Real estate at the bottom 50% is the largest asset at $61,500 per household (black line in the chart below), with $39,000 of mortgage debt against it, for a home equity of $22,500. What this means is that relatively few households in the bottom 50% own real estate. On average, those households gained $3,000 on their real estate.
When the Fed’s Wealth Effect policies inflate the housing market, most people in the bottom 50% don’t benefit at all because they don’t own a home. But they’re paying for the Wealth Effect because their costs, including rents, are rising.
Durable goods are the second largest category at the bottom 50%, at $24,000 per household, such as vehicles, appliances, and cellphones (green line), up by $2,500 over the past 12 months as people used their stimmies from the government to buy cars and other things.
Stocks and mutual funds, the smallest category of the assets, amount to only $1,356 per household (red line). The bottom 50% cannot at all benefit from the Fed’s efforts to inflate the stock market. That’s reserved for the top 10%:
The Fed’s Wealth Effect is designed for the top 10%.
The doctrine of the “Wealth Effect” — make the wealthy even wealthier so that they spend a little more, the ultimate of trickle-down economics — has long formed the official foundation for the monetary policies of the Federal Reserve and has appeared in numerous Fed papers, including by Janet Yellen when she was president of the San Francisco Fed. In 2010, Ben Bernanke, as Chairman of the Fed, explained the concept to the American people in a Washington Post editorial. In March 2020, Fed Chair Jerome Powell, who wisely chose not to use the term “Wealth Effect” and instead came up with his own terms, took the wealth effect to the most fabulous level ever, as you can see with the green line in the first chart.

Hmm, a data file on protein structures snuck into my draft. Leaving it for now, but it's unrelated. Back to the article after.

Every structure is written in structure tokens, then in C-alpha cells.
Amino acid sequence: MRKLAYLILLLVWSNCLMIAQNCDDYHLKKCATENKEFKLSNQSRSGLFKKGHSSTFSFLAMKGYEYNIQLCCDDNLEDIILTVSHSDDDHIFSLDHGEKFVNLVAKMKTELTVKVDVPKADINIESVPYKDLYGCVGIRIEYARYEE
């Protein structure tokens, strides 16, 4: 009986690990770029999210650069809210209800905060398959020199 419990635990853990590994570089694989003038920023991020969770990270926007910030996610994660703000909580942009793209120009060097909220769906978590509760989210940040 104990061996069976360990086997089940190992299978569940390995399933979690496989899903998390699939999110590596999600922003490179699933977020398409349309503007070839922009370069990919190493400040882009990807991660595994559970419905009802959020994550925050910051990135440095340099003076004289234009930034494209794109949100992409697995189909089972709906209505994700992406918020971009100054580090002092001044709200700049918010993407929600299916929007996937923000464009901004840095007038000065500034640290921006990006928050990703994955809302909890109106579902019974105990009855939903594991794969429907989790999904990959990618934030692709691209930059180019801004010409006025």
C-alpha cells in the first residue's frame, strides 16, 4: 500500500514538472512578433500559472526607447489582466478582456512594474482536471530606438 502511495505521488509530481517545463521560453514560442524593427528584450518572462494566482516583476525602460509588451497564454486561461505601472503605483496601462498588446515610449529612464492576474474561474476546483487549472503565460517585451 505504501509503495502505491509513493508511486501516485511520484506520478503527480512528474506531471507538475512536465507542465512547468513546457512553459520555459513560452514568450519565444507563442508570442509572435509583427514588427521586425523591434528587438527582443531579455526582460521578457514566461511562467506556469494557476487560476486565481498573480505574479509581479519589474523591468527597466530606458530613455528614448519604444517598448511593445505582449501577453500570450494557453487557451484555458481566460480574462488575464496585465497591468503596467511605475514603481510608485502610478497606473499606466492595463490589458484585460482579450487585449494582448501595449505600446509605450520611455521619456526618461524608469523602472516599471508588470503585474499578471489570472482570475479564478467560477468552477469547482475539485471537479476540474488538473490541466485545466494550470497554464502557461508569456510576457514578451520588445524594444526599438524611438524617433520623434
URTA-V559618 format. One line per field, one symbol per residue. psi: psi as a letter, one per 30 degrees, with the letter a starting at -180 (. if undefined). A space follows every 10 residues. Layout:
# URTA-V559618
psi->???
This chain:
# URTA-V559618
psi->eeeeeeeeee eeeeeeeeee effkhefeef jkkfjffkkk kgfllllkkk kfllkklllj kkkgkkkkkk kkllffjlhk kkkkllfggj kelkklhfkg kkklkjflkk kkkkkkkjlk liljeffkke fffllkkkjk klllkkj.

The US population has grown over the years. In Q1, there were 126 million households in the US, according to the Census Bureau, up from 105 million households in 2000. By definition, all categories have grown over those two decades. So yes, the 1% have grown by 210,000 households over those years, hallelujah. But the bottom 50% – the have-nots – have grown by 10.5 million households.
Wealth Disparity balloons.
Over the 12 months through Q1, the wealth of the 1% surged by $7.9 million per household. The wealth of the bottom 50% increased by $10,600. And the wealth disparity between them ballooned by $7.9 billion.
Over the past three decades, the wealth disparity between the 1% and the bottom 50% has multiplied by a factor of 6, from $5 million per household in 1990 to nearly $33 million now, with a huge chunk of it over the past 12 months, thanks to the Fed’s assiduous policies:
This is an astounding but totally-taken-for-granted and totally accepted result of the Fed’s monetary policies. No one is even allowed to question it. It’s accepted because the top 10% like it that way, including Members of Congress who could actually do something about it, and because the bottom 50% don’t know about it, and don’t understand what the Fed is doing to them, and are too busy trying to survive in this disparity nightmare.